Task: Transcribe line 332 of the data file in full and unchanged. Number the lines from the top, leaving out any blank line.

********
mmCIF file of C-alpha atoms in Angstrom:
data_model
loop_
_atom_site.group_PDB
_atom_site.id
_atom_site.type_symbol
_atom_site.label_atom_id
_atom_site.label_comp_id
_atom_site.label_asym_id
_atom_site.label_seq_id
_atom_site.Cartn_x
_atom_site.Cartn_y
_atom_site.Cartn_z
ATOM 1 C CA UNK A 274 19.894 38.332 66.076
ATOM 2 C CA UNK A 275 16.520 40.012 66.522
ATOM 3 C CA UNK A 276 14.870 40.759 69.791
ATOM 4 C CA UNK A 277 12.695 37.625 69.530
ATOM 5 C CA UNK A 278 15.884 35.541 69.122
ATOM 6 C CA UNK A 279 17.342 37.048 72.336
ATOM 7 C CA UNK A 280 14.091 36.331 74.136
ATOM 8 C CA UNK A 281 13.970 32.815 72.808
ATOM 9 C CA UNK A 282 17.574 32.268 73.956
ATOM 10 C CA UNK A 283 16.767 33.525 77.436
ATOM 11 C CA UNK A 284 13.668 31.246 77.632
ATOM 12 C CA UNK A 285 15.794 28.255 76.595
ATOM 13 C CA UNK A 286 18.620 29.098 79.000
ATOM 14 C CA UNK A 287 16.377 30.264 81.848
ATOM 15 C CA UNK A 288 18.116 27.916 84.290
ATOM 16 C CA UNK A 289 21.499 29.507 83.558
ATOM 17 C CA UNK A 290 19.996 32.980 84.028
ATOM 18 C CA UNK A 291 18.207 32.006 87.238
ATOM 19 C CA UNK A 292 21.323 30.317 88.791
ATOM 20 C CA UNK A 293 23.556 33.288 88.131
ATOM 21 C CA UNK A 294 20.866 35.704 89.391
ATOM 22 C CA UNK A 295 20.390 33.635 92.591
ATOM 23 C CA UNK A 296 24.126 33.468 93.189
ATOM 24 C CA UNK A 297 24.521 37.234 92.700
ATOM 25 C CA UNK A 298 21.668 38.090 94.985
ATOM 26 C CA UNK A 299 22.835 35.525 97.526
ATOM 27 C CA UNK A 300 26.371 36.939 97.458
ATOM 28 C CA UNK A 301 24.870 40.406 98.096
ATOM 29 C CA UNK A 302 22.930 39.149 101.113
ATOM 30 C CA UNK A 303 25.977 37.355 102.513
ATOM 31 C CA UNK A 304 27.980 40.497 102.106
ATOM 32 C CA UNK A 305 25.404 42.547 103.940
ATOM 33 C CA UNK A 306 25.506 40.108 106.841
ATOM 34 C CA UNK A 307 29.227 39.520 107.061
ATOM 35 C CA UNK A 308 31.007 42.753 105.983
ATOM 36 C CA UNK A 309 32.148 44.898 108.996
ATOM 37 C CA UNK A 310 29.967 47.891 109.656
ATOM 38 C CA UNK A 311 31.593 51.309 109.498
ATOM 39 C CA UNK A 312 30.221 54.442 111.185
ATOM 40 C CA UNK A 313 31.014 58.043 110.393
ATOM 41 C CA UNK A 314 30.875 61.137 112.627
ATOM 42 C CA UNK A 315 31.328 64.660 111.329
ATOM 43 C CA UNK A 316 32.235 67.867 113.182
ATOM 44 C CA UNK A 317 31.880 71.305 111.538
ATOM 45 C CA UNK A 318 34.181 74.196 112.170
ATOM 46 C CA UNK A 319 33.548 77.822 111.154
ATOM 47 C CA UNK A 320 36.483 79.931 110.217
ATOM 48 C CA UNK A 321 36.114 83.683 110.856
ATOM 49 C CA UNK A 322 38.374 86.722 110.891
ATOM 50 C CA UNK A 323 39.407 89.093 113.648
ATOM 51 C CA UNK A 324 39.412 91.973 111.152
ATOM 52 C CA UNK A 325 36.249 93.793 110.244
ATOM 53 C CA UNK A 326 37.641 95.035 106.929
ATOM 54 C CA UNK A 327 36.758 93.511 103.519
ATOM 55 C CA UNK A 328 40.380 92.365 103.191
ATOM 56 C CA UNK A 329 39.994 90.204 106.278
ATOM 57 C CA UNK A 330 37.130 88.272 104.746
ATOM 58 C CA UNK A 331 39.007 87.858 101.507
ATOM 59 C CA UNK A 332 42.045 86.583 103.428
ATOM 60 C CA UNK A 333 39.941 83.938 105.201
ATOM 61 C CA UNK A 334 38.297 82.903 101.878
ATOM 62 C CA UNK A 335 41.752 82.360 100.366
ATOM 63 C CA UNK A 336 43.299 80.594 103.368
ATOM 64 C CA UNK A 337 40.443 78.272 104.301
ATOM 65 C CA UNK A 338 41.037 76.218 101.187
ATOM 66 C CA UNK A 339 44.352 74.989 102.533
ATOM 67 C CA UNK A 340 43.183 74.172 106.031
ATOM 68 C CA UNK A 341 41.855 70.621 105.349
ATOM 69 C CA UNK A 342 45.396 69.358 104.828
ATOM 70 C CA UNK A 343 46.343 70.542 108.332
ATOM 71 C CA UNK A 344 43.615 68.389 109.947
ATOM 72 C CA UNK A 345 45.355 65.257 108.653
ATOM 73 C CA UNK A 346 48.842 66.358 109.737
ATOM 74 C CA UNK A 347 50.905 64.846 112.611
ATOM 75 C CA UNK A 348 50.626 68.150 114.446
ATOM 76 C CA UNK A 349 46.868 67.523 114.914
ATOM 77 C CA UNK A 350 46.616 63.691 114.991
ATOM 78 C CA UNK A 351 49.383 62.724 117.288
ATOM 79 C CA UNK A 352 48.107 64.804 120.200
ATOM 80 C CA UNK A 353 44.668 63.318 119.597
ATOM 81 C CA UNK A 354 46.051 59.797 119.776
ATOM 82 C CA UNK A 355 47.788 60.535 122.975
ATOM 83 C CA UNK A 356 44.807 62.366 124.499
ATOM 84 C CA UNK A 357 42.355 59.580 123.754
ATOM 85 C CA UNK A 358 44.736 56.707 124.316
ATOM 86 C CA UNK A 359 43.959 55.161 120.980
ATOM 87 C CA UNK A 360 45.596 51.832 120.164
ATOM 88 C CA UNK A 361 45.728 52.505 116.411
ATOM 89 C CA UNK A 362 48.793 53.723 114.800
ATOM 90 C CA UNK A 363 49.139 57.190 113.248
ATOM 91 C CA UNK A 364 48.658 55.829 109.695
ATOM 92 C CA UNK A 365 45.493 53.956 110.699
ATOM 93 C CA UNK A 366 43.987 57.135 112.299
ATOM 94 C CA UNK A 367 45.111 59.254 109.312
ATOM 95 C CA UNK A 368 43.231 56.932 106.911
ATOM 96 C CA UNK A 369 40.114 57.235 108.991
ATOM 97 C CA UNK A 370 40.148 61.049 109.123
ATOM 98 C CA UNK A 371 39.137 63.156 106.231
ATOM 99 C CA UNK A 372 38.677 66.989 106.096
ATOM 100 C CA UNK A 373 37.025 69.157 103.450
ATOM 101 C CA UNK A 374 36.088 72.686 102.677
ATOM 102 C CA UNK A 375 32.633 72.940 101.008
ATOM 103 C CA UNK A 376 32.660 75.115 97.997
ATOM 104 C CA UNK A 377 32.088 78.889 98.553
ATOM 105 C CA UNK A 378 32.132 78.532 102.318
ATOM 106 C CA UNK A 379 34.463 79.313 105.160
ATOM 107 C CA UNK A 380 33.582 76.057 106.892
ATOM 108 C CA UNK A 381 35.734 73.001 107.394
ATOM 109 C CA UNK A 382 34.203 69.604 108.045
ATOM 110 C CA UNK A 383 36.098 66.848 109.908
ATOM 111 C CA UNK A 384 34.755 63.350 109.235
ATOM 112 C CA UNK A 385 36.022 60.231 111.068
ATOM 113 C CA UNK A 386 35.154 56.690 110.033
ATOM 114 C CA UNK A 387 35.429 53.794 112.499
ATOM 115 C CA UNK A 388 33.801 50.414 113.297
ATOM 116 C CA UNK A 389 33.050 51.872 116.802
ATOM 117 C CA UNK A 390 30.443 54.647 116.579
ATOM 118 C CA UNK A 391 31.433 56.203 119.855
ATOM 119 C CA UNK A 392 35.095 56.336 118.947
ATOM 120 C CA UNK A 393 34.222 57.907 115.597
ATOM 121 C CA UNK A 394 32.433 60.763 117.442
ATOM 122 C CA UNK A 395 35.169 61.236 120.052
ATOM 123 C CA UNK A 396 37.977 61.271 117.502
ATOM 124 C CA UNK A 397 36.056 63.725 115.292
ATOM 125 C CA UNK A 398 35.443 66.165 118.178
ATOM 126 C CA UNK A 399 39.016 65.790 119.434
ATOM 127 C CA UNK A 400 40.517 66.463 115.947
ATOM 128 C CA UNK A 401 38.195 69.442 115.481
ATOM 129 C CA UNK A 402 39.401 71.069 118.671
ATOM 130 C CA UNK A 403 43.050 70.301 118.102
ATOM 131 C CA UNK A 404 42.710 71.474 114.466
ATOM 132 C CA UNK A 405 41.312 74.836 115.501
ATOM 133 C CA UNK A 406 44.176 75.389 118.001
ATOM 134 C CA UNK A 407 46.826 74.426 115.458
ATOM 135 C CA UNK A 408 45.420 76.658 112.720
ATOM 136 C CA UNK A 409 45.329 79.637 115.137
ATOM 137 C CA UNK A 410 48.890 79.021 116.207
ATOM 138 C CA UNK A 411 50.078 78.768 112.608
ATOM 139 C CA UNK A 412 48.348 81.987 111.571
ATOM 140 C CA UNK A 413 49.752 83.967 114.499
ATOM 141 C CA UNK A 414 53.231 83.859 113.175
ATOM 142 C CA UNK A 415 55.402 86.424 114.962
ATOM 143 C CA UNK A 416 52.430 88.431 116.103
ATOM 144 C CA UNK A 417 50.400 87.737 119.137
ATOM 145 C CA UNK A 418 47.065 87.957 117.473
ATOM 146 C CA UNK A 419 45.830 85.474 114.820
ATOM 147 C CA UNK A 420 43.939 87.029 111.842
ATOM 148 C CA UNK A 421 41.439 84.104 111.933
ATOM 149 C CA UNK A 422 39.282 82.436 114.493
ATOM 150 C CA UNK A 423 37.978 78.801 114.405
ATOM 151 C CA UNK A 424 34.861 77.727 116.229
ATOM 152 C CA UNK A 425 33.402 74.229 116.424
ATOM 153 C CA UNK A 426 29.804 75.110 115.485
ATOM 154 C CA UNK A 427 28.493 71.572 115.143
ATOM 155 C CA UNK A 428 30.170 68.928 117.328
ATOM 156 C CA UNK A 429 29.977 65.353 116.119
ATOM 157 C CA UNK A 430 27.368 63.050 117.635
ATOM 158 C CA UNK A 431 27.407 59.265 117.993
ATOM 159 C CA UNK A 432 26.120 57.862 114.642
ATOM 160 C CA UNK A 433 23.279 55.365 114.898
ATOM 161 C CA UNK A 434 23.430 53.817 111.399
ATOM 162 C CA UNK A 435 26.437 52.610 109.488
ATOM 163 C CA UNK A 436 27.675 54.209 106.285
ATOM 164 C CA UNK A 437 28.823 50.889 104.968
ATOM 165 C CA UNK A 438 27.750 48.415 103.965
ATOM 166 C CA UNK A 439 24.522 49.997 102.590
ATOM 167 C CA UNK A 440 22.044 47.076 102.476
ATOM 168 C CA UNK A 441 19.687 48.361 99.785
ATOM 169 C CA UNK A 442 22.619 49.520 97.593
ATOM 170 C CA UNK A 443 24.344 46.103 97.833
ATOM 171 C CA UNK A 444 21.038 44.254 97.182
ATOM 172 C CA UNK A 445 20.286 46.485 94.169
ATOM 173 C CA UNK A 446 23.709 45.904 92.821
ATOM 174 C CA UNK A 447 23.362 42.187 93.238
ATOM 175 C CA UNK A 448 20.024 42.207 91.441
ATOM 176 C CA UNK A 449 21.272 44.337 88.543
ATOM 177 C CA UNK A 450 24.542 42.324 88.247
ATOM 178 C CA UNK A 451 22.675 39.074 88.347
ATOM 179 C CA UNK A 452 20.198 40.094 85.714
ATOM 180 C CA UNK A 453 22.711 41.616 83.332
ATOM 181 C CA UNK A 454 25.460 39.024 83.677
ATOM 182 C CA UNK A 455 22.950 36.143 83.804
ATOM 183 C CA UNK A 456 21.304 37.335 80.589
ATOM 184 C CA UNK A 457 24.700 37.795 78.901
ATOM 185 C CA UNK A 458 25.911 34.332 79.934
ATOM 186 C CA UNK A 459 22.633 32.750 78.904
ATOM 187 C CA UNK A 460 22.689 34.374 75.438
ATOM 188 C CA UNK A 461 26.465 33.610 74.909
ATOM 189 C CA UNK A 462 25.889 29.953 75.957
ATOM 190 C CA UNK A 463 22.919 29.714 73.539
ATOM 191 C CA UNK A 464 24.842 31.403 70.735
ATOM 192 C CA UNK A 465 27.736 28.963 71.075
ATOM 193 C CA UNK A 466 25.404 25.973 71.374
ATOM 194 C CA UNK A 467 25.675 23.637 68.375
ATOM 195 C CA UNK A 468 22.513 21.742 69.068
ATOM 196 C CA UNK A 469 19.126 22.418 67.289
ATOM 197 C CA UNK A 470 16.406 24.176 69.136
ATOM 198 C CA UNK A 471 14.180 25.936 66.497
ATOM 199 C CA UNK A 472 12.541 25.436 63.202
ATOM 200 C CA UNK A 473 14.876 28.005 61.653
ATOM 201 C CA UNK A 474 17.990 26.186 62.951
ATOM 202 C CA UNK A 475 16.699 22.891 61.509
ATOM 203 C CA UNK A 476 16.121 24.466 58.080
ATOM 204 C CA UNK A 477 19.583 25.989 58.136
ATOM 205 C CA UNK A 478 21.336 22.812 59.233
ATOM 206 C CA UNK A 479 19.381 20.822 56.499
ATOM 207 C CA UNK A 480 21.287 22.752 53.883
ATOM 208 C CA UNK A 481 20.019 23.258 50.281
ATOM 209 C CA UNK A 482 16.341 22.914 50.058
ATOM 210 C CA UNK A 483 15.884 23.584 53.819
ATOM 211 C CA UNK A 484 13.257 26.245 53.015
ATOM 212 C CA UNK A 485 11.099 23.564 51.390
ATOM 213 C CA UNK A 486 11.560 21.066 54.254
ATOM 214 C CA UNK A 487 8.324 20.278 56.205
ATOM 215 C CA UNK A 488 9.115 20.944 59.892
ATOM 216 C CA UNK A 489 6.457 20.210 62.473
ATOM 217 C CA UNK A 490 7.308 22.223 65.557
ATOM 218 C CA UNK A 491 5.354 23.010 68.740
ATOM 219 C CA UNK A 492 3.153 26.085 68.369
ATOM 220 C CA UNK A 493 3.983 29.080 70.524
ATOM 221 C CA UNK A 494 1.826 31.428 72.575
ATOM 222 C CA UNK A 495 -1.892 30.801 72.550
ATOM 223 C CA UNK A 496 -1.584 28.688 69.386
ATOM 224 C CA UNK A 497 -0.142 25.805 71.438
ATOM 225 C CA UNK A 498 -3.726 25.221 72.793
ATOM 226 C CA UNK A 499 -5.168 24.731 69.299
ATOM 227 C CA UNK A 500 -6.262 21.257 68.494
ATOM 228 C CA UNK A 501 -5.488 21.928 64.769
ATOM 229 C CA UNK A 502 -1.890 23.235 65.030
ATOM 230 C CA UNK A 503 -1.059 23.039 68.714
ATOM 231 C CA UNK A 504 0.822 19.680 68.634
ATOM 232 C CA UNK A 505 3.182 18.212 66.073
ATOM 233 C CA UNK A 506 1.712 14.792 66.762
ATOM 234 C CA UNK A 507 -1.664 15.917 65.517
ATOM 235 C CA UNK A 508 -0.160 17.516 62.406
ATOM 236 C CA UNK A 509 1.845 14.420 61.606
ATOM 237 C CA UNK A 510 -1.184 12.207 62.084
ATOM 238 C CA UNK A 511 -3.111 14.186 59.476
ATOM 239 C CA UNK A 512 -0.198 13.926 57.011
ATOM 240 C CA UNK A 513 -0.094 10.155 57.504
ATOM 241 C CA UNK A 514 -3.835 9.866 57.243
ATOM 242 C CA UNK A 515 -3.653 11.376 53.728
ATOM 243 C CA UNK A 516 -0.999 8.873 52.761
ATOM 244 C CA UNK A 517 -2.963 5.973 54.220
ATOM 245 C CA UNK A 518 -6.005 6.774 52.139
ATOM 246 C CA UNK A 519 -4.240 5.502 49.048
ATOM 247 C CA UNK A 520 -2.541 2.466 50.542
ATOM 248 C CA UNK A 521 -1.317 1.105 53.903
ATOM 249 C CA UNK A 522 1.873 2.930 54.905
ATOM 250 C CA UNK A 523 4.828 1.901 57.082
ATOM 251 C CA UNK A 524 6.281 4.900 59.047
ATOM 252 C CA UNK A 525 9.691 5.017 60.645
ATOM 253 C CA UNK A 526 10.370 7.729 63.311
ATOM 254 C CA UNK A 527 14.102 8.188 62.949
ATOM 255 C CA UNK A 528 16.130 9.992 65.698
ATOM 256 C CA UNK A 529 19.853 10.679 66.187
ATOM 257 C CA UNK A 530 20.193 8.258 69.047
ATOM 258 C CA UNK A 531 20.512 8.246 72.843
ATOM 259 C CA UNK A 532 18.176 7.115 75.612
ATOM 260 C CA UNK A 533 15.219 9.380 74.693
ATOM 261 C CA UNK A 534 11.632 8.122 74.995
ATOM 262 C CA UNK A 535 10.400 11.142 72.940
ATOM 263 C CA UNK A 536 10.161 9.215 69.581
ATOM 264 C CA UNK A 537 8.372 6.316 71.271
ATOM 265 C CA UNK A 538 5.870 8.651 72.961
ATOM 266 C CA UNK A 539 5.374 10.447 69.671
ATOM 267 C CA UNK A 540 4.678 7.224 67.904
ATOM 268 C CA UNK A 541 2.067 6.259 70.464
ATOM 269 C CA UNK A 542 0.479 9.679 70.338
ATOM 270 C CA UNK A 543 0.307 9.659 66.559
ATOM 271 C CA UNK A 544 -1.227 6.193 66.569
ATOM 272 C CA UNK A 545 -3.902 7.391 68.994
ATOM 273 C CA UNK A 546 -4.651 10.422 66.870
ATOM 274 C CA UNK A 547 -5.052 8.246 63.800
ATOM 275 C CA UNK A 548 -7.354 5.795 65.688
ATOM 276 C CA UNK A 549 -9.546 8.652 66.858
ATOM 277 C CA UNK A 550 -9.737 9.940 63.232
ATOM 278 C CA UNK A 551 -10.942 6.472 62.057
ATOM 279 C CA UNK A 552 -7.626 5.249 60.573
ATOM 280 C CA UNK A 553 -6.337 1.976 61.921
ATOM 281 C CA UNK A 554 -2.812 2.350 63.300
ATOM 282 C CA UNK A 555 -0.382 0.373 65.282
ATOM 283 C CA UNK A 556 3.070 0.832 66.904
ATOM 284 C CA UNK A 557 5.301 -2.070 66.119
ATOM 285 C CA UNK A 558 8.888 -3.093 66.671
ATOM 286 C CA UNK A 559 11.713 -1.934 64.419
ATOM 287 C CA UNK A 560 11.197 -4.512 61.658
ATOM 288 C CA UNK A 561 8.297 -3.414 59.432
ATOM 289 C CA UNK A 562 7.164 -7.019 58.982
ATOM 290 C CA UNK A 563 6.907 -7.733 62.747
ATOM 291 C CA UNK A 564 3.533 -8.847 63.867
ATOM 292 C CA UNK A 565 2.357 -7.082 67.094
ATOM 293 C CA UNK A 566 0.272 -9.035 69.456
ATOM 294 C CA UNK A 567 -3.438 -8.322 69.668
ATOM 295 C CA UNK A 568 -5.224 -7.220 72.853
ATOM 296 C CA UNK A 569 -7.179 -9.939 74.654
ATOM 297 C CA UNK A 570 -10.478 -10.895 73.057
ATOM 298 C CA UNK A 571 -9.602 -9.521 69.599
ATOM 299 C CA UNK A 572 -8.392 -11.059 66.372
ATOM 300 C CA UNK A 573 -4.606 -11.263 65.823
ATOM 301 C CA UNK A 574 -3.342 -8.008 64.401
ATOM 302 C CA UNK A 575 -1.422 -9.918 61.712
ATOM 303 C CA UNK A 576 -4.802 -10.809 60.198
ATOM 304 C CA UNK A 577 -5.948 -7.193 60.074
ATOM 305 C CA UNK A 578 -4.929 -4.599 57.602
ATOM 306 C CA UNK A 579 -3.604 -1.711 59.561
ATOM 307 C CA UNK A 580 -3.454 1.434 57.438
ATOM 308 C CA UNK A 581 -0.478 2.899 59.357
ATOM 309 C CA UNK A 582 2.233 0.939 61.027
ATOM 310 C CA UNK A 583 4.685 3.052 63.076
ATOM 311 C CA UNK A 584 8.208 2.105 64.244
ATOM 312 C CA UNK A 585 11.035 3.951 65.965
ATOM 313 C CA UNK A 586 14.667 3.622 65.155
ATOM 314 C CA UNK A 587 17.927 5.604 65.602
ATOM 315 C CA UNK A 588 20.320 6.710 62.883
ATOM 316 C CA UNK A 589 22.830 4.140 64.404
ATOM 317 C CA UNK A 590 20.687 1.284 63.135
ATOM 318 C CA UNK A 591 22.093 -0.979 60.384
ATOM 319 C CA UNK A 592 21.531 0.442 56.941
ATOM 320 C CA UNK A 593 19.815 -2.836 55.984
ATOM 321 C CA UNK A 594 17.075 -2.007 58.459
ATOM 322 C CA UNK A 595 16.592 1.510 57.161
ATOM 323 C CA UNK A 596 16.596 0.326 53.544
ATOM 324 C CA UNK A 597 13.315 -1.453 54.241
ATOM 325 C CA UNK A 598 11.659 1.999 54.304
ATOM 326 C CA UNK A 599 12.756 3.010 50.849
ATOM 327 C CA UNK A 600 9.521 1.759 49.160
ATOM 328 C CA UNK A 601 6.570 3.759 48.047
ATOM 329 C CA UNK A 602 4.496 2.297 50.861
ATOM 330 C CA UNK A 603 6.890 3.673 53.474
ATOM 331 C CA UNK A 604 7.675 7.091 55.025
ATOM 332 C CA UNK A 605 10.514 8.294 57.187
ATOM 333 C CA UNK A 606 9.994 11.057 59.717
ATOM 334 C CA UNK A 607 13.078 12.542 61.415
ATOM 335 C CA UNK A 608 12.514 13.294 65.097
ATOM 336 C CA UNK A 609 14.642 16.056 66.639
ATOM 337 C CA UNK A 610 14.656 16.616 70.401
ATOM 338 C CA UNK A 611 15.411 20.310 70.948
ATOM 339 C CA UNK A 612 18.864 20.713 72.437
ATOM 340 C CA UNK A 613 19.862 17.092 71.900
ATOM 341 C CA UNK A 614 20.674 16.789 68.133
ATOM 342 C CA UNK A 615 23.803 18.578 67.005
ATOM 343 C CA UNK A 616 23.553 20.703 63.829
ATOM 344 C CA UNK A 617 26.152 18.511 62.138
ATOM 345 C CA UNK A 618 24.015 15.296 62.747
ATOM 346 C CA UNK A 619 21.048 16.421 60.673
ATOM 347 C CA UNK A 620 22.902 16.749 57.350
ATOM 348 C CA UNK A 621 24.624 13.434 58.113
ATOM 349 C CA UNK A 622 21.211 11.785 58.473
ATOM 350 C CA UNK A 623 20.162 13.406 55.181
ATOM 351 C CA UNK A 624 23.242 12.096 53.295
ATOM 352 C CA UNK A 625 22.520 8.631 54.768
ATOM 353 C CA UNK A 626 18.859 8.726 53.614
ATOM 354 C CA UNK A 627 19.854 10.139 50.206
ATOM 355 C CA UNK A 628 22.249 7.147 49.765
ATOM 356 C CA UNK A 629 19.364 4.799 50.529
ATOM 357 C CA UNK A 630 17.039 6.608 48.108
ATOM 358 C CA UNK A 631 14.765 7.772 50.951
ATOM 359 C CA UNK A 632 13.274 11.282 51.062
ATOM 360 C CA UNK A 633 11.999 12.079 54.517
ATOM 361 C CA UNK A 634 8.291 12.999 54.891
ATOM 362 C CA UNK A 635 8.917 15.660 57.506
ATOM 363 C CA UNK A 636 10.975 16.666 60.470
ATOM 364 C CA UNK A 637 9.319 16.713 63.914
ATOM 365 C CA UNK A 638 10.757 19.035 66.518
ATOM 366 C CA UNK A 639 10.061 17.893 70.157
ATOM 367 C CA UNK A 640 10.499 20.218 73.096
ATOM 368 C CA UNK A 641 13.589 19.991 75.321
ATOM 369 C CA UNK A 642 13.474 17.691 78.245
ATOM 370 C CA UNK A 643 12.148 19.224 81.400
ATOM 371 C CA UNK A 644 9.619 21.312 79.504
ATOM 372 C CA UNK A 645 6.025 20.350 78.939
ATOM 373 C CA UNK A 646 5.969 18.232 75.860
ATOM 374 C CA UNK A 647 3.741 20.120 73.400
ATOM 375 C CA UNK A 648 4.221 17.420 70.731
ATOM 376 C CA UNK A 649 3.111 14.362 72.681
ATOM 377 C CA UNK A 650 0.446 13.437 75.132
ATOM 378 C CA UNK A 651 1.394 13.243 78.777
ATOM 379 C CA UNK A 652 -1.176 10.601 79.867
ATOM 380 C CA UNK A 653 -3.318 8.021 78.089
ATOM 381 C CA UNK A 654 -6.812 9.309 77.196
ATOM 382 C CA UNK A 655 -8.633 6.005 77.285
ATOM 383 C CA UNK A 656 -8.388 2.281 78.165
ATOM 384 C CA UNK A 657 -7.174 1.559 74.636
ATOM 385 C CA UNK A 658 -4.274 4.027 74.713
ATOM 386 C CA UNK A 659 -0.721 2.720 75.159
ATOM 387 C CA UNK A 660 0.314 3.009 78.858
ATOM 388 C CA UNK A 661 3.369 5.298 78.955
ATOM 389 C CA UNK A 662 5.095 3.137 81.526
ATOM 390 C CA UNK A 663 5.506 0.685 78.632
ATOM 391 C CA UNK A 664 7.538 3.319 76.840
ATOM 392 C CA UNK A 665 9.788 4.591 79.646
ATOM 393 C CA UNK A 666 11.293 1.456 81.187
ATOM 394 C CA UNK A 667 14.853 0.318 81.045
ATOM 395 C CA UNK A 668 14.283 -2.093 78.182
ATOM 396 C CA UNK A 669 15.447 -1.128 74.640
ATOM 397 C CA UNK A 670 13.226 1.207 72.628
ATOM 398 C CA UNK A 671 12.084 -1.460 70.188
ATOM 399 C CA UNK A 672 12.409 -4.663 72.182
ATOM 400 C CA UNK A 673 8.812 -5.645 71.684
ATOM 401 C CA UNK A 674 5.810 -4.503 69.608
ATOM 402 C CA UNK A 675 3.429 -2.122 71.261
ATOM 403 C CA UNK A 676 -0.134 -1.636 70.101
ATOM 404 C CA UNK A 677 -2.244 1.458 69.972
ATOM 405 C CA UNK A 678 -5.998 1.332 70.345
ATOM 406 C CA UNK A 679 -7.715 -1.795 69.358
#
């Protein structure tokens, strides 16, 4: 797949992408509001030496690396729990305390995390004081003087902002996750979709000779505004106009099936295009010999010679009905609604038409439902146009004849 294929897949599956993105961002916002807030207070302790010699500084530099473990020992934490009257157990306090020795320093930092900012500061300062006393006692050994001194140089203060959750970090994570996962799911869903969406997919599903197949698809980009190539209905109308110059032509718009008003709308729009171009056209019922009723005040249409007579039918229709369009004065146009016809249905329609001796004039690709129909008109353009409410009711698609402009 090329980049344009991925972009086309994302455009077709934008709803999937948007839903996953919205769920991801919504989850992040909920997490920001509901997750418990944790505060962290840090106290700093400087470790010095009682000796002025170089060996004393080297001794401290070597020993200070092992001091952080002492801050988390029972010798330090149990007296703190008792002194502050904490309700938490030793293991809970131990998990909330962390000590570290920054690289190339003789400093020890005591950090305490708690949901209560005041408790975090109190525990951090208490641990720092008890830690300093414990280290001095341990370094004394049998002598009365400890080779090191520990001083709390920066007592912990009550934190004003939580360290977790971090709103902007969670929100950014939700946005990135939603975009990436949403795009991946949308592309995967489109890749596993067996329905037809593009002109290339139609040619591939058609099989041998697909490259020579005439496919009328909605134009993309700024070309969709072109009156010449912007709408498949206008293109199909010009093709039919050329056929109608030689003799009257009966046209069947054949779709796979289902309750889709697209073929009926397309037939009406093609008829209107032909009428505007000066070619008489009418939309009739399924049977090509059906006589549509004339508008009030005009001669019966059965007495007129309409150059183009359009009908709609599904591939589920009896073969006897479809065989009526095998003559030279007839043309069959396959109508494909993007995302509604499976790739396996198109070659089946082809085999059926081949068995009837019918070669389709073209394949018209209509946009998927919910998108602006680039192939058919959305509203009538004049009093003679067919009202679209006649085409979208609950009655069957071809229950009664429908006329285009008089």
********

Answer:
ATOM 319 C CA UNK A 592 21.531 0.442 56.941